Simple test may predict depression riskOctober 3rd, 2008 - 2:11 pm ICT by IANS
Sydney, Oct 3 (IANS) A simple emotional intelligence test could help predict a person’s chances of developing depression, according to a new study. Con Stough, professor at Swinburne University of Technology (SUT)’s Brain Sciences Institute, said that despite depression being a common mental illness, this is the first time research has focussed on emotional intelligence or EI as a potential predictive factor.
Like its more well-known cousin IQ, EI can be measured using a quiz-style test. The test assesses five dimensions of EI: Emotional and self awareness and expression; understanding the emotions of others; utilising emotions to guide decision making; managing emotions; and controlling emotions.
Collaborating with Melbourne University’s Isaac Schweitzer, Swinburne researchers administered EI tests to two groups of people - those who had been diagnosed with clinical depression, and a control group, according to a SUT release.
The researchers found that, compared to the control group, the depressed individuals scored poorly on all of the EI dimensions. In particular there was an association between the severity of depression and the EI dimensions of managing and controlling emotions.
These findings have been published in the European Journal of Psychiatry.
“People who score poorly on these measures typically become stressed easily, are pessimistic, don’t exhibit positive emotions and experience difficulty changing their emotional state,” said Stough.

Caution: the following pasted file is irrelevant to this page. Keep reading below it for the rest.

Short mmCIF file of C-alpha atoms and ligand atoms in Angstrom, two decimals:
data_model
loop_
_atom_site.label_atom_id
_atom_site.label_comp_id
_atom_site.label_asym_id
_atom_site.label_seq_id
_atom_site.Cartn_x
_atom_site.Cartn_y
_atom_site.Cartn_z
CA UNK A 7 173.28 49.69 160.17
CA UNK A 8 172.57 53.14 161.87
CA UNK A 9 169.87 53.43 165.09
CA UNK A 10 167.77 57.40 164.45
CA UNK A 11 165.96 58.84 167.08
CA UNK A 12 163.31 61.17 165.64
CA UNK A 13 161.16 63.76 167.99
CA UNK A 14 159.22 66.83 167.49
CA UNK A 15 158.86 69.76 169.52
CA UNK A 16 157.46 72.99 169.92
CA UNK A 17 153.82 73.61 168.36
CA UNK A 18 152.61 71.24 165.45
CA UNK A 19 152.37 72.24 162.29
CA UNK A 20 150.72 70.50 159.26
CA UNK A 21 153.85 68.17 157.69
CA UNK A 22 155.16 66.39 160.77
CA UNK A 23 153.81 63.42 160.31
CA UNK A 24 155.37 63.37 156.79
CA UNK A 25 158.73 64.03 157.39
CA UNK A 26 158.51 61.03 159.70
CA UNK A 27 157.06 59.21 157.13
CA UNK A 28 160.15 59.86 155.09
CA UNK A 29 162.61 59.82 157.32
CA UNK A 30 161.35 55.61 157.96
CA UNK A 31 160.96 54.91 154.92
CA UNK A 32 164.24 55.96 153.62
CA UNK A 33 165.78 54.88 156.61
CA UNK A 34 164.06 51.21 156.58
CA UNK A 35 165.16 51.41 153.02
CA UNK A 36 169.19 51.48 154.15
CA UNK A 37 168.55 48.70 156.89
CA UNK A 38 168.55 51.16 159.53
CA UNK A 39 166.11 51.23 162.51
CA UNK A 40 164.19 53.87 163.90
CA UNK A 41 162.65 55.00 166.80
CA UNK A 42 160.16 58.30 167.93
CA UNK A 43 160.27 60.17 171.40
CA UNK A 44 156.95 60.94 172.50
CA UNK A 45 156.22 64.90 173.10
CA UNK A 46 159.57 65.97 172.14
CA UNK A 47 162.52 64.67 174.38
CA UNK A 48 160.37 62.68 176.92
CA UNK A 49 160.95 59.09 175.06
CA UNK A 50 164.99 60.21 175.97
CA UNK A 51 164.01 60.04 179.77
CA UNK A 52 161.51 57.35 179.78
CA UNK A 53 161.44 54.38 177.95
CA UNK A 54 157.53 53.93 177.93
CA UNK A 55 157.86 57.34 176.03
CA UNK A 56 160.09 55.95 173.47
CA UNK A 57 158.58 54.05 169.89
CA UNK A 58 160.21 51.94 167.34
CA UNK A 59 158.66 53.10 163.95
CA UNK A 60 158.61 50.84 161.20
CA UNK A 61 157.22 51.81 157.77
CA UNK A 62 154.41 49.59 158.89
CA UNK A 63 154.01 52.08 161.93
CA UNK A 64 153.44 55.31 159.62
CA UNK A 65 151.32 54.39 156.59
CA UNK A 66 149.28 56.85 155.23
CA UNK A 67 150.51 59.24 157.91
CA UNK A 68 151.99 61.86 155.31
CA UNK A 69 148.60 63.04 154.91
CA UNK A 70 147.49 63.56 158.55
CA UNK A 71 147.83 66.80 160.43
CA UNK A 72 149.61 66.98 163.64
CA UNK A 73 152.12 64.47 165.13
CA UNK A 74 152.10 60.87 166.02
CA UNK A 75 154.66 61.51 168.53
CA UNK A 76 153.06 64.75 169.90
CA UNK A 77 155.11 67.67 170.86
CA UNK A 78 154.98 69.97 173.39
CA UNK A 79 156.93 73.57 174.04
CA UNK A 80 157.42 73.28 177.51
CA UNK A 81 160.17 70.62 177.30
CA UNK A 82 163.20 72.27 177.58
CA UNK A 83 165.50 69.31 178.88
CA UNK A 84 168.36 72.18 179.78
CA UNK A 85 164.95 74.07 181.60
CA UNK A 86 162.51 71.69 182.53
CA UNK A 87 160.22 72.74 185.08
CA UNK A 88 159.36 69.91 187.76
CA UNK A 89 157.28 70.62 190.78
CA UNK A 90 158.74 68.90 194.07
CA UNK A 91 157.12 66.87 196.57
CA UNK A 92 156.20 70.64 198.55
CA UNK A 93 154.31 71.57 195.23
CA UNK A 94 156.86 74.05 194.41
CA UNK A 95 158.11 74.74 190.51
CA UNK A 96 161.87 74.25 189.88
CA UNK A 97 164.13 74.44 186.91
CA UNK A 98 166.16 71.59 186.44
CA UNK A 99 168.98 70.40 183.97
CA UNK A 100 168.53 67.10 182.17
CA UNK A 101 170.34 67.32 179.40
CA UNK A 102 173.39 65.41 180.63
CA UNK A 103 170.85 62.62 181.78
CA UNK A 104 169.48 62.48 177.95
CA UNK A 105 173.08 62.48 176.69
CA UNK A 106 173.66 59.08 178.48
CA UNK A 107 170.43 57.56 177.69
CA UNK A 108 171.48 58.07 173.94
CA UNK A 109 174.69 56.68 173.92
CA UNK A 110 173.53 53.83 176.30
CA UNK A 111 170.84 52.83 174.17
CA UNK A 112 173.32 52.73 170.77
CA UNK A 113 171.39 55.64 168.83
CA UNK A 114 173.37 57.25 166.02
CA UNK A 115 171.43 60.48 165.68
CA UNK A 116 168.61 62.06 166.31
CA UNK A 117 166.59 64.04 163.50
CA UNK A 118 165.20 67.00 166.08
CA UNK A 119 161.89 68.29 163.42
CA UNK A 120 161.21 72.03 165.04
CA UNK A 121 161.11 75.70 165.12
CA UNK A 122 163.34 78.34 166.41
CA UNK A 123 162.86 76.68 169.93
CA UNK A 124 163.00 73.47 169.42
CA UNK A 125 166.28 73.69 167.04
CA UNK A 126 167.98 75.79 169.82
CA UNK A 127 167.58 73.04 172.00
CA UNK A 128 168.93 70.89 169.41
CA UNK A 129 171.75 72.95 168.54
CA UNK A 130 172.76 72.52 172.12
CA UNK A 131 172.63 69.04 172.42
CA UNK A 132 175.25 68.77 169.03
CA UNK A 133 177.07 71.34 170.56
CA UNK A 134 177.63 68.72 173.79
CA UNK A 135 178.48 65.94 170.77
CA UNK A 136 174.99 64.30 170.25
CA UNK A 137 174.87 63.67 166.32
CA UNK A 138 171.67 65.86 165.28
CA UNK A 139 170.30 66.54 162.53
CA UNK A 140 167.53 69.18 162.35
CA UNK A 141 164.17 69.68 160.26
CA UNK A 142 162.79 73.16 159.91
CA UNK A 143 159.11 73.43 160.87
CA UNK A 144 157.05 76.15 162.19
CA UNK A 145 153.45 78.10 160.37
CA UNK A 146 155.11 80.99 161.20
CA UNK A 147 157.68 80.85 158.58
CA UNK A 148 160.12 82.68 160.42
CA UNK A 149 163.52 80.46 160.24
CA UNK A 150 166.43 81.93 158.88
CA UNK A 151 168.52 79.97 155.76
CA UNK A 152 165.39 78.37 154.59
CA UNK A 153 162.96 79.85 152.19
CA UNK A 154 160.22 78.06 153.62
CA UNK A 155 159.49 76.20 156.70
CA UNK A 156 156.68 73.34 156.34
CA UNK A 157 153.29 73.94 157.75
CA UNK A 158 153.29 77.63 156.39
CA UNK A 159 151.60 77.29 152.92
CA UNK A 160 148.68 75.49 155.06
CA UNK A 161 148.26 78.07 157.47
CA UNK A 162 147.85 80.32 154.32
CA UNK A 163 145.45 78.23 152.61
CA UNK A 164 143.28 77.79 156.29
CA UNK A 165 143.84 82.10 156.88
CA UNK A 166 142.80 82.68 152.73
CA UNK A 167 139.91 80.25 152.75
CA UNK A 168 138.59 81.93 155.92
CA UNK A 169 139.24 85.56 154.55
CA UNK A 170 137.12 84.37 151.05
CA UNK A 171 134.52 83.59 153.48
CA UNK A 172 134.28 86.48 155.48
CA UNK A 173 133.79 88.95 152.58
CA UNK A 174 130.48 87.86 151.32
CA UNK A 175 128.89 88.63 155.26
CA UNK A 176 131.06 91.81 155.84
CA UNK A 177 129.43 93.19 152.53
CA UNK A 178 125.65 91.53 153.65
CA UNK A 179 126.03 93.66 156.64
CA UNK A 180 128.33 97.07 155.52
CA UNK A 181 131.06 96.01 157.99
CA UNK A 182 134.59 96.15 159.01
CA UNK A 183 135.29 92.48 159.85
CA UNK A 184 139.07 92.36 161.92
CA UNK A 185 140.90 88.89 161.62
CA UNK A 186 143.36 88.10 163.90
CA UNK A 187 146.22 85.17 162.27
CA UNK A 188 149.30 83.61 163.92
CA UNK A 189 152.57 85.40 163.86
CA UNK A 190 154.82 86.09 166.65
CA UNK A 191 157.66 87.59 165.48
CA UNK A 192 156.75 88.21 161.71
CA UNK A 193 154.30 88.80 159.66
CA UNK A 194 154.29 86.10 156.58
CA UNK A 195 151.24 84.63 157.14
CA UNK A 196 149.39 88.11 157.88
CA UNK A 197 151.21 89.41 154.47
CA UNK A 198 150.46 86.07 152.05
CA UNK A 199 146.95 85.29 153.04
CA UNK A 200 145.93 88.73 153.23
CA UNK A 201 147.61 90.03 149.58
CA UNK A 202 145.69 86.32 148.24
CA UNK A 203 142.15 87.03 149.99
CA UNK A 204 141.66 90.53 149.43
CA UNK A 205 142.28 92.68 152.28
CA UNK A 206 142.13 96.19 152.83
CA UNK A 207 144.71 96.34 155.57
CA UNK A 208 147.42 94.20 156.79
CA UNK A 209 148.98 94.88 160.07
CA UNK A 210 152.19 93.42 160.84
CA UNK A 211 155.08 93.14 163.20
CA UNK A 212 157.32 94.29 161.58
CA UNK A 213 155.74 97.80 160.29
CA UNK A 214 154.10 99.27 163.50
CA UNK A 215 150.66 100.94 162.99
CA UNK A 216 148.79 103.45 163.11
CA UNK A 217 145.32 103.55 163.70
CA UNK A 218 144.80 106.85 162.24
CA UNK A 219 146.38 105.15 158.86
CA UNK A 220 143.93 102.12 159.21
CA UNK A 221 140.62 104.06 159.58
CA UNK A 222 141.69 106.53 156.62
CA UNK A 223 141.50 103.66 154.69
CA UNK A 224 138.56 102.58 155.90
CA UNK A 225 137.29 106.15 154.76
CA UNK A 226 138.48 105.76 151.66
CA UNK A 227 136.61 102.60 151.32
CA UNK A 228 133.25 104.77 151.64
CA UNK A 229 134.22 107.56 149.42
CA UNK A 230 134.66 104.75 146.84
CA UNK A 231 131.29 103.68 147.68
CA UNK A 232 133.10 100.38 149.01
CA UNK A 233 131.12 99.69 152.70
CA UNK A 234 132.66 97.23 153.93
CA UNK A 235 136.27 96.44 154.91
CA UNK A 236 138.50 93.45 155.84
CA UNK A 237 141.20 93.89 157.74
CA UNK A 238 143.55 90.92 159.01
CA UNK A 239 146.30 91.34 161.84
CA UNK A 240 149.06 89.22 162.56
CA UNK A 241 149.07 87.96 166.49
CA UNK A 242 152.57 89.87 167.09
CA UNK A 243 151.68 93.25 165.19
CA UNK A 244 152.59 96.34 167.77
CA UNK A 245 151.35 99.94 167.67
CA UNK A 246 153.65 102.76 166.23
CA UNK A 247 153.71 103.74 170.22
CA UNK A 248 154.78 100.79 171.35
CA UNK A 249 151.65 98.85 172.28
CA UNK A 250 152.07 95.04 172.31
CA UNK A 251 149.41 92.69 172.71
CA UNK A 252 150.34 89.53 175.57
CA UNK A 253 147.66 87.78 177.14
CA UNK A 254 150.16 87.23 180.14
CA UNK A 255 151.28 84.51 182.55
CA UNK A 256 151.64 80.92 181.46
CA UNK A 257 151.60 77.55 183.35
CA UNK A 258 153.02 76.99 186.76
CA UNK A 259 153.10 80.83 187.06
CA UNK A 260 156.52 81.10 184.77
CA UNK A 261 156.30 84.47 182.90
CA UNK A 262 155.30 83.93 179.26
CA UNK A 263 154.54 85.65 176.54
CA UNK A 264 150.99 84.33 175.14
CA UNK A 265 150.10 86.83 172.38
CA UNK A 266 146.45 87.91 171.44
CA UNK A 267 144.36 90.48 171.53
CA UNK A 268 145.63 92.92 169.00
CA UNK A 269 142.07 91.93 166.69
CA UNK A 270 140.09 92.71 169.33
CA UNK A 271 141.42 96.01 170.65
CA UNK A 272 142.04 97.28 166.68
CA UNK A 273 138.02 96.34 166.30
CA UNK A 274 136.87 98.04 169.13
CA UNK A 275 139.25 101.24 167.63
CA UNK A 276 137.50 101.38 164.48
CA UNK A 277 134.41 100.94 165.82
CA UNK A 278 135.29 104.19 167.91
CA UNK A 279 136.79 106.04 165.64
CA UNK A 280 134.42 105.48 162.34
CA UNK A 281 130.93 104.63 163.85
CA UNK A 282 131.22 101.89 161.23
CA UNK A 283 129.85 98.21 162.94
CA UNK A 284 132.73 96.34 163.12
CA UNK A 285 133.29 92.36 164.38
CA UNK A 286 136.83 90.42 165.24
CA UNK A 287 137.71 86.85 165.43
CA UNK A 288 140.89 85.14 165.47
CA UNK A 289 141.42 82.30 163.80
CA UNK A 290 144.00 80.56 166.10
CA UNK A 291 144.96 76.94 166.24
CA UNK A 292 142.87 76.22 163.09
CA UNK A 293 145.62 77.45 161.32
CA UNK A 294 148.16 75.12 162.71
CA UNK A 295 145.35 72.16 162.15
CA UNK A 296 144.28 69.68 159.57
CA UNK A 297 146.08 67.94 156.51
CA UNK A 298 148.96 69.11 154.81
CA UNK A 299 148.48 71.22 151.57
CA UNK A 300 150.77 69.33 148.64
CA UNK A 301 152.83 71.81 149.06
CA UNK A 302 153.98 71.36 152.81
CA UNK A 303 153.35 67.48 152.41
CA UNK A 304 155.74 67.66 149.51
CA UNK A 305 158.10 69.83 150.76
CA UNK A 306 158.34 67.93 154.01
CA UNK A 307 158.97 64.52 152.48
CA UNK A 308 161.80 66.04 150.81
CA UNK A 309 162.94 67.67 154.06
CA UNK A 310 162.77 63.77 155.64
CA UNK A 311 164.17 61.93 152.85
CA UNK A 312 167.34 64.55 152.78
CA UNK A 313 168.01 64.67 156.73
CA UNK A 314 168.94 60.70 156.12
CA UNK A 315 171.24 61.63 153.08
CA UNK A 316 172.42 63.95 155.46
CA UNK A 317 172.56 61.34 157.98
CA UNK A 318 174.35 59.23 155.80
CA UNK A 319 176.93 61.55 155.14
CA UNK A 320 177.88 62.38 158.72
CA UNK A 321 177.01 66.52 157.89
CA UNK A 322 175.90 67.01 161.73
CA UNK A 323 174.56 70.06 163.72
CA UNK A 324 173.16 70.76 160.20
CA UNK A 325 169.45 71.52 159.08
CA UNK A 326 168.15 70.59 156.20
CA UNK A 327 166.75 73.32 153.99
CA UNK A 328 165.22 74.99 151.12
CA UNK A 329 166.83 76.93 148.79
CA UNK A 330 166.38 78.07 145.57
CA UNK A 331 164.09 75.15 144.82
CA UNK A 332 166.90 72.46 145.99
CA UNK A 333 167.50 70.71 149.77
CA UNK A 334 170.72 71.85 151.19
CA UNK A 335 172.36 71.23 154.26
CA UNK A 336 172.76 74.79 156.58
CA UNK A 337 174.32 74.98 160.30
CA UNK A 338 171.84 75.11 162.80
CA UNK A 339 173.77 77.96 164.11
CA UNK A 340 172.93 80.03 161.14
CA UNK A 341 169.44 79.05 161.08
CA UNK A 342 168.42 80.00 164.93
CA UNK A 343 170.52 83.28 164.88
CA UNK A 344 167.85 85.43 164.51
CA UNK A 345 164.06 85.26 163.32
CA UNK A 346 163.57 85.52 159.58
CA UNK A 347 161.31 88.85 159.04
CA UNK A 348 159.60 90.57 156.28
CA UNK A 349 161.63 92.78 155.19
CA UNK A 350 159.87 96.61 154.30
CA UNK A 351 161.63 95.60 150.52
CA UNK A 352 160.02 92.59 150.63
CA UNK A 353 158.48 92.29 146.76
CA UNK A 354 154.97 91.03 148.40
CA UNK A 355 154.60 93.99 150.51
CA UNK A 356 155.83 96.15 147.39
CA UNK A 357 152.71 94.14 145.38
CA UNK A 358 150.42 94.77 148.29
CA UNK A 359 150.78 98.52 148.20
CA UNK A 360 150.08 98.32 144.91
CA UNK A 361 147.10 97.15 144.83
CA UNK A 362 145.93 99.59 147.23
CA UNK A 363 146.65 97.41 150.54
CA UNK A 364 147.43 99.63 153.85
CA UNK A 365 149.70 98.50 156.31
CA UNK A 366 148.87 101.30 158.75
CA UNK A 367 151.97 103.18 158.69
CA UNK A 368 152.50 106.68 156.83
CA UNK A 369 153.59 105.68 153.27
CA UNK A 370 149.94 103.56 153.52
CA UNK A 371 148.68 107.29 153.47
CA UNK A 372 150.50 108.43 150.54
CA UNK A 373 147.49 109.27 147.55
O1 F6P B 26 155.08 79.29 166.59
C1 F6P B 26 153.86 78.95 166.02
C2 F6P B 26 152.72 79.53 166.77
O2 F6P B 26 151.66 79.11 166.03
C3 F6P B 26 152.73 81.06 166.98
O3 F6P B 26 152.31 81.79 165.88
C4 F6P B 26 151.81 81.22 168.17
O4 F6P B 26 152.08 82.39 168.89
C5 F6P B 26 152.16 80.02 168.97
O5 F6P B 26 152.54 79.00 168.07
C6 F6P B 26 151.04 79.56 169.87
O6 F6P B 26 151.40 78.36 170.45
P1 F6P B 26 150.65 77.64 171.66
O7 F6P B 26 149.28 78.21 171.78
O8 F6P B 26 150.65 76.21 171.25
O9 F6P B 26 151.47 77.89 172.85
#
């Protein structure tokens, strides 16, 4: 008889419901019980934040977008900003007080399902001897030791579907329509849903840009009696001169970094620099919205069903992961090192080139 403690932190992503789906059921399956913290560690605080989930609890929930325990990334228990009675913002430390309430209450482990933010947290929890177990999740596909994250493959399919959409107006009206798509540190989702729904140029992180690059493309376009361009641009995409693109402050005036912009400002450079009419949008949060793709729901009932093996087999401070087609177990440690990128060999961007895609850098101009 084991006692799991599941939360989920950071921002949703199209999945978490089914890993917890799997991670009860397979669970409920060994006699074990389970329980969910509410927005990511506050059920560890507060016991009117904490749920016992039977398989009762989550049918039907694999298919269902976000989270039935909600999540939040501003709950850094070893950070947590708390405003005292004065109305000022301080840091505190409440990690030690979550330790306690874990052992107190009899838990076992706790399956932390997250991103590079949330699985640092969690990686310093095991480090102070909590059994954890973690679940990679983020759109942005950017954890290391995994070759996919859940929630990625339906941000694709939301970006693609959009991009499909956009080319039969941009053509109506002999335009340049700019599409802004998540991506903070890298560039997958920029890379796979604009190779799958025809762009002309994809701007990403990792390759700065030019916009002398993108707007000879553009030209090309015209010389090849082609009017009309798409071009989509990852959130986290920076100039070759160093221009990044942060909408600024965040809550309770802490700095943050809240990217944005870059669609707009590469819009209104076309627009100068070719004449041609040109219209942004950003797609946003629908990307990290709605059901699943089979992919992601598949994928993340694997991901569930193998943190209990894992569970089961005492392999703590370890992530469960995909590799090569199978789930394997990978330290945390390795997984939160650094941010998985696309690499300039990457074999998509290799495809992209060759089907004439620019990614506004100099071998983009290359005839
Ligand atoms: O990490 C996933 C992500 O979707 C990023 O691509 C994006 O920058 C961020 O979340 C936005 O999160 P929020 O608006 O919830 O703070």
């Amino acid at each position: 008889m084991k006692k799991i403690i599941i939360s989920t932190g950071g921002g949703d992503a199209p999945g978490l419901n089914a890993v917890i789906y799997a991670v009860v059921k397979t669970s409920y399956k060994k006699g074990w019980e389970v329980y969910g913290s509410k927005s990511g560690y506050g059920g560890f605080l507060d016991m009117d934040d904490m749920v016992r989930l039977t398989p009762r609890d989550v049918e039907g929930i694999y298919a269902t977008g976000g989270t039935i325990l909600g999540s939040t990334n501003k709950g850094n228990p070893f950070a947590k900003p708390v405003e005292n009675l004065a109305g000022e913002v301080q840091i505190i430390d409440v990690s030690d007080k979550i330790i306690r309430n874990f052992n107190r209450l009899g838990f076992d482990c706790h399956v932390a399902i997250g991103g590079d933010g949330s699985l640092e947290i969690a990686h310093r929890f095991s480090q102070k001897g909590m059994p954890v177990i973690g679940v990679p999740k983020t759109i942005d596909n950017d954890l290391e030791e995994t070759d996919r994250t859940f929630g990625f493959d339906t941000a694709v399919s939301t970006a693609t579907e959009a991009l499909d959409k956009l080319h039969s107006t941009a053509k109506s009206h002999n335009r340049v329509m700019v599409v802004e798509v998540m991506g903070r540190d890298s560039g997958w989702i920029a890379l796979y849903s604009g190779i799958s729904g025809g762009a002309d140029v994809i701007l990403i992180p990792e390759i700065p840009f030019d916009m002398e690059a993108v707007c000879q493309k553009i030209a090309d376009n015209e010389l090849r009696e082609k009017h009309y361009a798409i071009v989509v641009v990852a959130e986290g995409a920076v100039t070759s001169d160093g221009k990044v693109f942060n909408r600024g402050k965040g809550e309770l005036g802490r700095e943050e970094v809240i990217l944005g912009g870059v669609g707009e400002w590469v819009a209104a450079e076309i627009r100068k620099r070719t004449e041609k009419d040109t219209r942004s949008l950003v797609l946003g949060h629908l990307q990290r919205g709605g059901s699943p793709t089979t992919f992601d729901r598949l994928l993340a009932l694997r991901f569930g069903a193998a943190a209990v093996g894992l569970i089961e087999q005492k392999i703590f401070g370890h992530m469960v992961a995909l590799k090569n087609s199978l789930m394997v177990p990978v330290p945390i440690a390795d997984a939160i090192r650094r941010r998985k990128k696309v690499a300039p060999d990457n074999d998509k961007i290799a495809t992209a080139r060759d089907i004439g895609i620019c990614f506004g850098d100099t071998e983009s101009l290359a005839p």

Stough believes that this new study has highlighted a crucial benefit of EI testing. “By administering EI tests, psychologists will be able to identify those at risk of developing depression - which has huge implications for early intervention,” he said.
Stough and his colleagues are already working with secondary schools across Australia, administering EI tests to students. “Students whose EI falls in the bottom 10 percent of the class are then given assistance to help develop their EI and improve their standing,” he said.
Tags: brain sciences institute, clinical depression, controlling emotions, depressed individuals, emotional intelligence test, european journal of psychiatry, experience difficulty, melbourne university, swinburne university of technology, time research